WELLNESS
10/24/2014 01:55 pm ET Updated Oct 24, 2014

Dr. Craig Spencer, NYC Ebola Patient, Followed Health Monitoring Protocols

ASSOCIATED PRESS

It’s not yet clear how Dr. Craig Spencer came into direct contact with the Ebola virus when he was working with Doctors Without Borders/Médecins Sans Frontières (MSF) in Guinea.

What is clear, however, is that Spencer followed health monitoring protocols exactly as they’re laid out by the organization, according to MSF.

“Extremely strict procedures are in place for staff dispatched to Ebola affected countries before, during, and after their assignments,” said Sophie Delaunay, executive director of MSF in a press release. “Despite the strict protocols, risk cannot be completely eliminated. However, close post-assignment monitoring allows for early detection of cases and for swift isolation and medical management.”

Per protocol, Spencer checked his temperature twice a day since returning to New York on Oct. 17, according to MSF. And when he detected a fever on the morning of Oct. 23 of 100.3 degrees Fahrenheit, he immediately contacted the organization, which then contacted The New York City Department of Health & Mental Hygiene with the news. The health department took over Spencer’s care from there by sending a special ambulance to transport him to Bellevue Hospital, one of eight hospitals in the state that Gov. Andrew Cuomo had pre-designated to receive potential Ebola patients.

Here’s a list of MSF’s protocol for international staffers returning home after time in an Ebola-ravaged country:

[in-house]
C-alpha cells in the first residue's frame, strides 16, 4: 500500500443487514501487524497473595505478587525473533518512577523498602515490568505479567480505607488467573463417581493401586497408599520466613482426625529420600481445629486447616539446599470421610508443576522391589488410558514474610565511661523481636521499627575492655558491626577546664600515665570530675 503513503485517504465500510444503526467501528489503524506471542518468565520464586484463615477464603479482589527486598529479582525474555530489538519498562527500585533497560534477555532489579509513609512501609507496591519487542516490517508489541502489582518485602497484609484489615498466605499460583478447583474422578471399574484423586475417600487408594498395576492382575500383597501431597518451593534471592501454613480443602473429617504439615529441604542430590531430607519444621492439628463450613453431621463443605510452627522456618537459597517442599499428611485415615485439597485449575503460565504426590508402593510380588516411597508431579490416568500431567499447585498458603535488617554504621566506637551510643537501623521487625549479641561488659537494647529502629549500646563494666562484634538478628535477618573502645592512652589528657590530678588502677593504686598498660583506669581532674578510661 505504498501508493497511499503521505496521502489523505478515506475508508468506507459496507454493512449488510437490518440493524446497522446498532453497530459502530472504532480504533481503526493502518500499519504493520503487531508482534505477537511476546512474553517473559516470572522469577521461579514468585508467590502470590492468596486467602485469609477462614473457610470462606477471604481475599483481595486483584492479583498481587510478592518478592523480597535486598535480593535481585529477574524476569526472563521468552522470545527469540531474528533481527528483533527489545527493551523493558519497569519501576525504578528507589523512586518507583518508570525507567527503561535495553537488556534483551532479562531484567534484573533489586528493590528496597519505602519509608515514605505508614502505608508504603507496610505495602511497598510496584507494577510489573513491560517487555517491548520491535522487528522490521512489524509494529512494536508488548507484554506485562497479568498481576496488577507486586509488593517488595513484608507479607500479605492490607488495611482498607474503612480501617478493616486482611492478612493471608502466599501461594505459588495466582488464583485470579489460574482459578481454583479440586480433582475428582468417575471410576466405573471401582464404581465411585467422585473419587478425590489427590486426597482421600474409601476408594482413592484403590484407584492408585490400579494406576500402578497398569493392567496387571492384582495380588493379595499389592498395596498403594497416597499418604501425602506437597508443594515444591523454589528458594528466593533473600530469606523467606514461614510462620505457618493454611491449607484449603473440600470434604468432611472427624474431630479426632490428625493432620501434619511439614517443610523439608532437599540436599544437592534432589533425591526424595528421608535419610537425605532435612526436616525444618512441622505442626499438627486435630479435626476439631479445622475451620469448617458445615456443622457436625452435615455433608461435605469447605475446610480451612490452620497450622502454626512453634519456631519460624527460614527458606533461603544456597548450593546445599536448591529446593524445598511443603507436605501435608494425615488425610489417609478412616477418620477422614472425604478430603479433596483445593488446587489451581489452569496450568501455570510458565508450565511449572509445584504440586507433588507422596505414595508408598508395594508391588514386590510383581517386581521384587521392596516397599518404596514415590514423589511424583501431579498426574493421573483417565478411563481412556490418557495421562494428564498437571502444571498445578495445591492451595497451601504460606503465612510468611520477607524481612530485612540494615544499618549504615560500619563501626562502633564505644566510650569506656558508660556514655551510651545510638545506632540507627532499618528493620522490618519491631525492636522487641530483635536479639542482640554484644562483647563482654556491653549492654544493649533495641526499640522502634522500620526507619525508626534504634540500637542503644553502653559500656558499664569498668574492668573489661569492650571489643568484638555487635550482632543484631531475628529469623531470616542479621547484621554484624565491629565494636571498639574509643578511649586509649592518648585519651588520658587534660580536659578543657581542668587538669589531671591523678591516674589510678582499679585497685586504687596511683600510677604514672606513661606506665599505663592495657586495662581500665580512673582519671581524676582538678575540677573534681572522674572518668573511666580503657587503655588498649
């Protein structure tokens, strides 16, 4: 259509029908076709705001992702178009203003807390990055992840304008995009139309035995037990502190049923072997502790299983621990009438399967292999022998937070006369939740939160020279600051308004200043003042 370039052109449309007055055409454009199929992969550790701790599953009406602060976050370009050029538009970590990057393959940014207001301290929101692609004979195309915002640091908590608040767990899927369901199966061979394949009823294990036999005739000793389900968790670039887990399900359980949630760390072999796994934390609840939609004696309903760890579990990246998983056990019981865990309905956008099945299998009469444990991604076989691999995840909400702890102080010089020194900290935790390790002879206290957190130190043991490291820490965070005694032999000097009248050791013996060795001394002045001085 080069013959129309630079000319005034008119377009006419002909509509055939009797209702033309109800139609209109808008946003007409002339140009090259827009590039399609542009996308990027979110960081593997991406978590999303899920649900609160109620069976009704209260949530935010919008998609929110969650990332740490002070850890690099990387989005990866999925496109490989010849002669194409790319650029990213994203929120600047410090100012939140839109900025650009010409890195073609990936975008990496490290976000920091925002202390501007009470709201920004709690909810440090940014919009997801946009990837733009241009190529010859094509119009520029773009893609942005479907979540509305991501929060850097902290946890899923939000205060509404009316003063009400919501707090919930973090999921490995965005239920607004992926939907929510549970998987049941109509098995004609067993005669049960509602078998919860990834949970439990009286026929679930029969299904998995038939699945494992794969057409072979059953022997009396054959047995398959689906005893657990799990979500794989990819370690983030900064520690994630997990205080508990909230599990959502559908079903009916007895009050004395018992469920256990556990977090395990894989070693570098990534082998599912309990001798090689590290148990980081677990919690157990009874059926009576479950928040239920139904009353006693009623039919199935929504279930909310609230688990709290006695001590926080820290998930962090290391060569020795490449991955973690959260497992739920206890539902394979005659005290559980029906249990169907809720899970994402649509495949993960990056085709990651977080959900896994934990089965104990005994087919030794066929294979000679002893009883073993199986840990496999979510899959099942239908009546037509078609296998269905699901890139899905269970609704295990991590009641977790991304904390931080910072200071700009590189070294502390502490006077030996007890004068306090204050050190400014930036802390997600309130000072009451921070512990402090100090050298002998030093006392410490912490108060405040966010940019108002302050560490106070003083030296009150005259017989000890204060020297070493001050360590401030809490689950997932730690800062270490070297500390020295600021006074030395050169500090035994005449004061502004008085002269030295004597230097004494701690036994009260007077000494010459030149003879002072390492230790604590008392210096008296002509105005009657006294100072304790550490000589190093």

• Check temperature two times per day.
  • Finish regular course of malaria prophylaxis (malaria symptoms can mimic Ebola symptoms).
  • Be aware of relevant symptoms, such as fever.
  • Stay within four hours of a hospital with isolation facilities (if this isn’t possible, MSF will accommodate staffers for the 21-day incubation period closer to a hospital).
  • Immediately contact the MSF-USA office if any relevant symptoms develop.

Additionally, MSF mandates that international staffers do not return to work until the 21-day incubation period is over -- partly out of an abundance of caution, and partly because the rigors of the trip have likely worn them down. MSF explains:

Field assignments are extremely challenging and people need to regain energy. In addition, people who return to work too quickly could catch a simple bacterial or viral infection (common cold, bronchitis, flu etc.) that may have symptoms similar to Ebola. This can create needless stress and anxiety for the person involved and his/her colleagues.

Unless staffers show symptoms, said MSF, “normal life can proceed.”

"Family, friends, and neighbors can be assured that a returned staff person who does not present symptoms is not contagious and does not put them at risk,” said MSF in the press release. "Self-quarantine is neither warranted nor recommended when a person is not displaying Ebola-like symptoms.”

MSF notes that until Spencer’s case, more than 700 international staff have worked in West Africa and returned without incident. However, some MSF staff have contracted Ebola, and not all of them survived. Three international staffers and 21 local staffers have tested positive for the virus since March, and 13 of them eventually died because of the virus, says MSF.

MSF is an international aid organization whose mission is to respond to medical crises in the world's most underserved areas: war zones, areas devastated by natural disaster or countries struggling with an out-of-control epidemic. There are approximately 30,000 staff members made up of local and international doctors, nurses, administrators and public health experts on any given day, according to the organization's website, and they're recruiting international staffers from a wide range of medical expertise on a rolling basis.

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